Nigeria – Impediments to Fulfilling Promises
Muhammadu Buhari scored a historic victory at a delayed presidential election held in late March, marking the first time in Nigeria’s history that an opposition candidate has defeated an elected incumbent. A former coup leader who headed a military government in the mid-1980s, Buhari has described himself as a convert to democracy, and campaigned on pledges to root out corruption, seek the peaceful resolution of violent conflicts that threaten Nigeria’s security and national unity, and address the country’s many social and economic deficiencies, tasks that will be greatly complicated by the financial constraints created by a steep decline in global oil prices.
Buhari will take office in late May, and expectations will be high for quick action and rapid results. The incoming leader’s APC won majorities in both legislative chambers, but the regional, sectarian, and ethnic divisions that woven into Nigeria’s political fabric will pose an ever-present threat to the unity of his legislative allies, and Buhari will need to ensure that spoils of power are spread equitably among his supporters. Significantly, his promised crusade against corruption will not include the vigorous prosecution of past abuses, which may help to dissuade the PDP from adopting a posture of hostility within the legislature.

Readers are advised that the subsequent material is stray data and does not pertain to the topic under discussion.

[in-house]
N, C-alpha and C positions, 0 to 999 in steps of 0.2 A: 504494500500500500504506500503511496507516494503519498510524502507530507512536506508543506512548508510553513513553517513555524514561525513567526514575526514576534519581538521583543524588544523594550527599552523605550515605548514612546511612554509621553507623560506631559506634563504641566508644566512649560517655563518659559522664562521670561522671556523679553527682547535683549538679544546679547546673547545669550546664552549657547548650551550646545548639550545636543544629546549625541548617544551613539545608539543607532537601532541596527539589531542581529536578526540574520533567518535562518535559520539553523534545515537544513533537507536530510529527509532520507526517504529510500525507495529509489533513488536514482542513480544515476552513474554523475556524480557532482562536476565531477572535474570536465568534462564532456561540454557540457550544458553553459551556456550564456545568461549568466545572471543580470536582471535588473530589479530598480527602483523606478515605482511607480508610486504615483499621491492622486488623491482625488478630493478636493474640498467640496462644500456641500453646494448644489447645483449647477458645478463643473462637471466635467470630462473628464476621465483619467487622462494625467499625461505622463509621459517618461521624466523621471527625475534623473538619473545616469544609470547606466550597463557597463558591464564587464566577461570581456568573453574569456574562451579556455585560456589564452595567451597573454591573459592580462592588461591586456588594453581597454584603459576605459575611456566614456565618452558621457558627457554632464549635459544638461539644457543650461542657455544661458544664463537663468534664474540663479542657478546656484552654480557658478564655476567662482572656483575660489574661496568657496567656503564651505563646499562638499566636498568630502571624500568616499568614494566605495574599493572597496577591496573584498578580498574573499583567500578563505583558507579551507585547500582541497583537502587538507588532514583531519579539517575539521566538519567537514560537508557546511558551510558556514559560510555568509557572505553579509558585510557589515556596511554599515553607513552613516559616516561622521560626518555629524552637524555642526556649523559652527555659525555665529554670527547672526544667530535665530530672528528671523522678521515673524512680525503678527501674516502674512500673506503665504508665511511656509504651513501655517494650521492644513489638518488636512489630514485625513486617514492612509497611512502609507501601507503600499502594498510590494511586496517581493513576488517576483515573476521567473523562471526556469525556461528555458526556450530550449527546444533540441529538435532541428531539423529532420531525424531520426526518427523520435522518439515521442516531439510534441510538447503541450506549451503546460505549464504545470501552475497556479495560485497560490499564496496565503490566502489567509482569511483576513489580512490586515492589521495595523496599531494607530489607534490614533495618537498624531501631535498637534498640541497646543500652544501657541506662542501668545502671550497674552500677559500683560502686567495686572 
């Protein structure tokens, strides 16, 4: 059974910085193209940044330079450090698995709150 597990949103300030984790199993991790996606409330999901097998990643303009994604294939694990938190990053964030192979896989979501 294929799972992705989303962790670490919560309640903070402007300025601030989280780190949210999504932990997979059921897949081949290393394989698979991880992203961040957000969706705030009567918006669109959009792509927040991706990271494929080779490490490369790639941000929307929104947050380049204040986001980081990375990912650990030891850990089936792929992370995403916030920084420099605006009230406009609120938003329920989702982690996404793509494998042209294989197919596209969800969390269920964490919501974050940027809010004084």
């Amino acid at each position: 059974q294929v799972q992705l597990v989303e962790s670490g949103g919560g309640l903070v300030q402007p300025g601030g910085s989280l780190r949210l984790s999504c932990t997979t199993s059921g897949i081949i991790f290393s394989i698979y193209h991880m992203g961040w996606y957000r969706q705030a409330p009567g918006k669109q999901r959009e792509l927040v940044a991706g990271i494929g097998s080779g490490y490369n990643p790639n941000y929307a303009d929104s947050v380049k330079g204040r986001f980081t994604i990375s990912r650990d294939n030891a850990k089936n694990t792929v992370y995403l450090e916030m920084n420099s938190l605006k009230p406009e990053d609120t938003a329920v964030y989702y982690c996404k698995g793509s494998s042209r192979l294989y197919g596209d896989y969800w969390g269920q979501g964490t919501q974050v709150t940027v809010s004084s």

In terms of economic development, Buhari has stated that his government will focus on economic diversification, job creation, and rising living standards. Priorities will include the provision of reliable power supplies and improvements to roads and other transportation infrastructure, with the private sector—and domestic firms, in particular—taking a leading role in accomplishing the task. He also stressed the need to eliminate threats to domestic security, which will be essential to restoring broken internal trading networks.
There is much in Buhari’s statements to suggest that his election will have a positive impact on the climate for investment and trade. However, delivering on his promises will be a challenge, and there is a significant risk that he could fall victim to unrealistic expectations.
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